He actually did very little work while in office. Compared with him, Trump is a dynamo and has done more things in his first year of office than Obama did in 8.
The other thing Obama rarely did was participate in the daily morning presidential briefing on security matters (the "PDB"). We got caught flat-footed a couple of times because Obama was totally unaware of what was going on. Finally he got called on that and at least was given the presidential briefing paper in the morning.
Can you imagine the damage Obama could have done if he'd been doing his job with the intensity Trump is doing his?
We should be glad he was a lazy slob, or there'd have been no country left to save...
Six hours/week is all our plan takes. Doctors, hedge fund owners, housewives, international businessmen, and plumbers find time for that, and even retirees with all of their daily errands - so you can too.
"Our plan". "You can too".
Even Obama did a workout for an hour every morning. Trump, I am sure, does not. He is a slob, wakes up and goes on the internet and Twitter.
Sounds pretty serious to me. So when do you publish, BD?
I'm going to print this out and post it on my bulletin board, and hopefully one of these days do it!!
RE Cardiac Stress Test
Ever hear of Bayes Theorem? In brief, if you run (pun intended) a test that has a finite number of false positives on a group of people with a low incidence of a problem, you will end up with an unacceptable number of false positive results. You will have a lot of people that have a positive cardiac stress test and then be caught between a rock and a hard place - do you ignore the test (if so, you shouldn't have done it in the first place) or do you subject them to something more invasive like a definitive cardiac catheterization (with its risks) or do you tell them it's too dangerous for them to exercise (which is likely bullshit because you ignored Bayes)?
RE TRUMP vs OBAMA Workouts
1. Trump is 71. Obama is 56. Trump has lived 15 more years than Osama and evidently enjoys what he does - golf, business, "etc". Advantage Trump.
2. While Trump appears to be overweight, he does get some exercise (at least the Dems complain that he plays too much golf). Obama might exercise an hour each morning, but what does that mean? From his candy ass bike helmet and abysmal (1 out of 25) basketball shooting, his results don't impress me. Besides, he negates any benefits of his exercise program by chain smoking. Advantage Trump.
3. Melania vs Michelle. No Contest - Trump in a blowout (pun intended).
Well, that is funny.
Hey, the topic is physical fitness. Lots of people care about it, but most do not. To each his own. Trouble is that many people start caring about it AFTER they have a physical problem, not before.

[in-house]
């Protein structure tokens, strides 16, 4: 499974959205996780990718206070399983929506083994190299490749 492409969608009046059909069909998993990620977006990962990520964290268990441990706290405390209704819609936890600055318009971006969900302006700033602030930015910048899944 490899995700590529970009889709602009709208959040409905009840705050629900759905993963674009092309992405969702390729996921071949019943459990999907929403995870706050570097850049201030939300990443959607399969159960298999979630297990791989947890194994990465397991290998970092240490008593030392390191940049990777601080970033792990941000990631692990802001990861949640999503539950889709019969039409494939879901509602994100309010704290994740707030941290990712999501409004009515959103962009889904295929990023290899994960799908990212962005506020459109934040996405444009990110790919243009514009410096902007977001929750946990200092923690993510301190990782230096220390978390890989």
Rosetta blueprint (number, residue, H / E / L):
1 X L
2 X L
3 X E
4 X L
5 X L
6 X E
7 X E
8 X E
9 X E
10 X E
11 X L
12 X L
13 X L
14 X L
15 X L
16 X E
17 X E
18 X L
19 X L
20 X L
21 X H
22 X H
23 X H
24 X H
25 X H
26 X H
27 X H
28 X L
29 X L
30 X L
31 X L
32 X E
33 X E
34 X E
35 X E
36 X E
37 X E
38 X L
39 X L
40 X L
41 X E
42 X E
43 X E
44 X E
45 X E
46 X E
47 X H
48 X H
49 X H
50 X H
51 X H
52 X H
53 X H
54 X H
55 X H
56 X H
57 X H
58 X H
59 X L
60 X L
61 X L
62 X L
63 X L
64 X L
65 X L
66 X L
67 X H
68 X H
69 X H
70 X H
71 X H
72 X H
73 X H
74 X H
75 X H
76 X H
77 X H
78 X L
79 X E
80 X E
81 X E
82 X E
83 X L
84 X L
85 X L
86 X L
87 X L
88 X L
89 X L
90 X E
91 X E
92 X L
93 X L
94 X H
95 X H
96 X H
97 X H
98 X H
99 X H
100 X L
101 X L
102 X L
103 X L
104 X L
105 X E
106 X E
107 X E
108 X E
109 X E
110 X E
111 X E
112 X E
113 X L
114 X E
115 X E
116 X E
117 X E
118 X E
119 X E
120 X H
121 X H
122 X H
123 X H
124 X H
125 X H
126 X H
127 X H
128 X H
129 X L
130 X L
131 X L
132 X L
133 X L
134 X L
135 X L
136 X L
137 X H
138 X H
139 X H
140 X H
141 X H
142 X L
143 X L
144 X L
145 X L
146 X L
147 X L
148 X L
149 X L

Of course I do! (You knew that)
You should have stopped at "get a physical exam." This isn't meant to be a cop out, but the vast range of risk factors (or lack thereof) in the Maggie's crowd dictates an individualized approach.
As a practical matter, your own exercise program is probably a more rigorous stress test than the one your doc would conduct - I said "more rigorous", not better (as in safer and more effective).
Next, we used to look at risk factors like age, sex (that's M or F, not yes or no), family history, smoking, BP, serum lipids. So, what's the purpose of looking at risk factors?
Essentially, we want to know if there is a need for some type of intervention to reduce your risk of a cardiac event (stop smoking, change diet, exercise, lower your BP, diet/meds for high/bad cholesterol, etc.). The caveat is that there must be evidence that the intervention will help - by help, I mean that it will (a) reduce your risk of the cardiac event, and (b) not cause some other problem that makes your life worse.
Okay, so we can plug all that data into the computer and come up with your risk of a heart attack. Generally, what docs are looking at is this: "Should we put you on a statin to lower your LDL cholesterol?" This is traditionally based on (a) your LDL level, and (2) all of the other crap. i.e. an LDL level that we might not treat in someone with no other risk factors might still warrant treatment in someone with many risk factors. Follow me? What we want to identify is those people at high risk for heart disease for whom intervention may do more good than harm.
Is there something better (more predictive) of future heart disease than plugging those risk factors into a formula? Ask your doctor about a cardiac calcium test (basically it's a CT scan that look for calcified plaque in your coronary arteries). It's relatively cheap - in may area. it's about $150. But remember, when I say better, I'm using it in a very broad sense - as in "ask your doctor if you need any test at all."
A FEW OBSERVATIONS:
1. Yeah, I realize my last reply ended up in the wrong place. Sue me! (Someone just might in today's world)
2. My reply was rejected by the filter because I used "MF" to abbreviate "Maggie's" - which is ironic because it let "candy ass" pass in another reply (about Obama's bike helmet). So, is it a T/F filter or a obscenity filter?